Tuesday, March 14, 2017

The Packets

One of the lovely things about my dad was he collected packets of articles for people he cared about.  He lived to file articles.  There are still dozens of large boxes of them to sort through since he died, and it will be a long term project to go through the raw feed of material he meant to separate out into particular piles, but I have in my possession about fifteen packets just for me and my family.

From the time I left for college to about a year or so before he died, my dad assembled collections of articles for me in big yellow envelopes.  He did that for my brothers.  He did that for other friends and family as relevant articles presented themselves.  If you expressed an interest in a topic around him you might get a file of papers in the mail.  It was his obsession to clip and save from printed material, and in its distilled form the packets were personal filing masterpieces.  I don't know anyone who got one who didn't feel special for receiving it.

If he really deeply loved you, though, you got a lot of packets.  And my dad deeply loved me.

My packets were filled with articles on music, and reviews of books and plays, pieces about places I'd been or would like to go, fascinating obituaries, anything he thought I might find interesting.  I remember once he mixed the packets up by mistake and I got an envelope intended for my brother Arno.  I loved it.  It was all about brains and science and Japan and martial arts and things that didn't make their way into my normal packet, and to get a glimpse at how he viewed someone else's life in terms of tailoring their packet was amazing.  I kind of wished he would mix the packets up on purpose once in a while, because I felt I learned a lot about both my brother and my dad by what was in the other packet.  I wonder what someone else would learn about me from mine?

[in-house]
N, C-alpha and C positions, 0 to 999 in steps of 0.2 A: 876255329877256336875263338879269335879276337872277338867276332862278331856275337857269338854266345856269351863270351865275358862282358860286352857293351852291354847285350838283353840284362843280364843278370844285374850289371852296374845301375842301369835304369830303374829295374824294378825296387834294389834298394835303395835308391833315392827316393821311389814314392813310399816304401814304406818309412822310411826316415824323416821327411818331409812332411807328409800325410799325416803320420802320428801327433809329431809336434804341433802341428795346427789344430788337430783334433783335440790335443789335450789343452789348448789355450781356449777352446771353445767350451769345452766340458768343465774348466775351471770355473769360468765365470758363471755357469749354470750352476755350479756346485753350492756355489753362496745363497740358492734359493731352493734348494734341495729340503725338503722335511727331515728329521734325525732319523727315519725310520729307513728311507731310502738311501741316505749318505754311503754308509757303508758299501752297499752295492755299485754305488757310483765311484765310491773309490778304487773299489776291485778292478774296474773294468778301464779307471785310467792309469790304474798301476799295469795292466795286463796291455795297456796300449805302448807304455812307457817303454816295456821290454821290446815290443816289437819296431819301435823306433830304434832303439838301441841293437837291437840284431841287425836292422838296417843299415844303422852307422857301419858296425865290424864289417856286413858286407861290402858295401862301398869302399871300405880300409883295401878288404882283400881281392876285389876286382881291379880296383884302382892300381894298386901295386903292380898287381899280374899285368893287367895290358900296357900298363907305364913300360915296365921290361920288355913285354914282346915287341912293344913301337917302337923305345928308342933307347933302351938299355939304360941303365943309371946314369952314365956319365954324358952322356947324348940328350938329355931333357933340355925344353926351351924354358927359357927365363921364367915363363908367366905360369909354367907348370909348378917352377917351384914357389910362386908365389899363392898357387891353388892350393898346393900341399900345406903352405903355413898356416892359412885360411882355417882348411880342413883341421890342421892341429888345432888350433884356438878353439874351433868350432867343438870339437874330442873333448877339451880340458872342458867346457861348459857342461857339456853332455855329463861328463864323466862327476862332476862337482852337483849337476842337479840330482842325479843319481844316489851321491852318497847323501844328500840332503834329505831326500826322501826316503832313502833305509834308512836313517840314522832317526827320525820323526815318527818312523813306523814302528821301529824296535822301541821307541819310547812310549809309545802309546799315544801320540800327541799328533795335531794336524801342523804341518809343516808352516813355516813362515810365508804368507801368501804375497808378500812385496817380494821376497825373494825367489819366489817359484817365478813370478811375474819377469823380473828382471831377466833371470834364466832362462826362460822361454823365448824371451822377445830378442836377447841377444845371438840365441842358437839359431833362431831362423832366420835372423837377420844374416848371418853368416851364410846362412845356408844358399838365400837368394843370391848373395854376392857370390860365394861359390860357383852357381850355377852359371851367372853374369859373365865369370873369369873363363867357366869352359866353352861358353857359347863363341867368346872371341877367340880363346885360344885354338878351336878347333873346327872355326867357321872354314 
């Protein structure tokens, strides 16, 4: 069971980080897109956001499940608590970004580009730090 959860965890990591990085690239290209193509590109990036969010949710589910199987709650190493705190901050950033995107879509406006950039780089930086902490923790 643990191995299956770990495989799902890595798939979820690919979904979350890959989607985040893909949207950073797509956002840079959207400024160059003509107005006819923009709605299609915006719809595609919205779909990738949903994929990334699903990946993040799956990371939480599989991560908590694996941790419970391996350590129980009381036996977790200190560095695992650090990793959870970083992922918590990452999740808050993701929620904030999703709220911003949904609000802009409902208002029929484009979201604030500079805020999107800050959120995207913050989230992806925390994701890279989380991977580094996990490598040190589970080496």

During my thirties when I was married and started having kids my life became a bit too frazzled for the packets.  I would pore over each article when I was in college and single, and later when it was me and Ian and my packets included pieces on trains and military information for my husband, but once the kids arrived time to read in general became a luxury.

I did get to them when I could, and they were always worth it.  In fact, the reason I contacted Babble originally was because my dad sent me an article about its launch.  Without that packet at that time I would not be typing this blog right now.

But many packets began piling up.  I bought a special box for them.  And then a second one.  I wanted to save them for when I could appreciate them.  I can see my family grow through my dad's distinctive lettering on the packets.  They start out with a K on the envelope, then K and I.  Then K, I, and A.  K, I, A, and M.  I have a few packets for K, I, A, M and Q before dad started getting sick and the packets became more rare.

Today is my birthday.  I am grateful to have a husband who loves me and three wonderful kids.  My mom is visiting and will make me a cake.  I don't have my dad.  But tonight I will pull a packet from the pile and sort through it.  Or at least some of it and save the rest.  They are the only packets I will ever get from my dad now, so I don't want to go through them too fast.

At one time the packets drove me a little crazy because it seemed like one more thing to do when I didn't have time for anything.  But at some point I started to realize there would be a day when they would stop coming and they became more precious.  So I have my stash.  Today seems like the right time to indulge.  I wonder what I will find?  (Besides love, I mean.  All the packets were filled with love.)


  1. Sadly, only a few ADE packets remain.

    1. If he accidentally left me one of yours again I will make sure to forward it.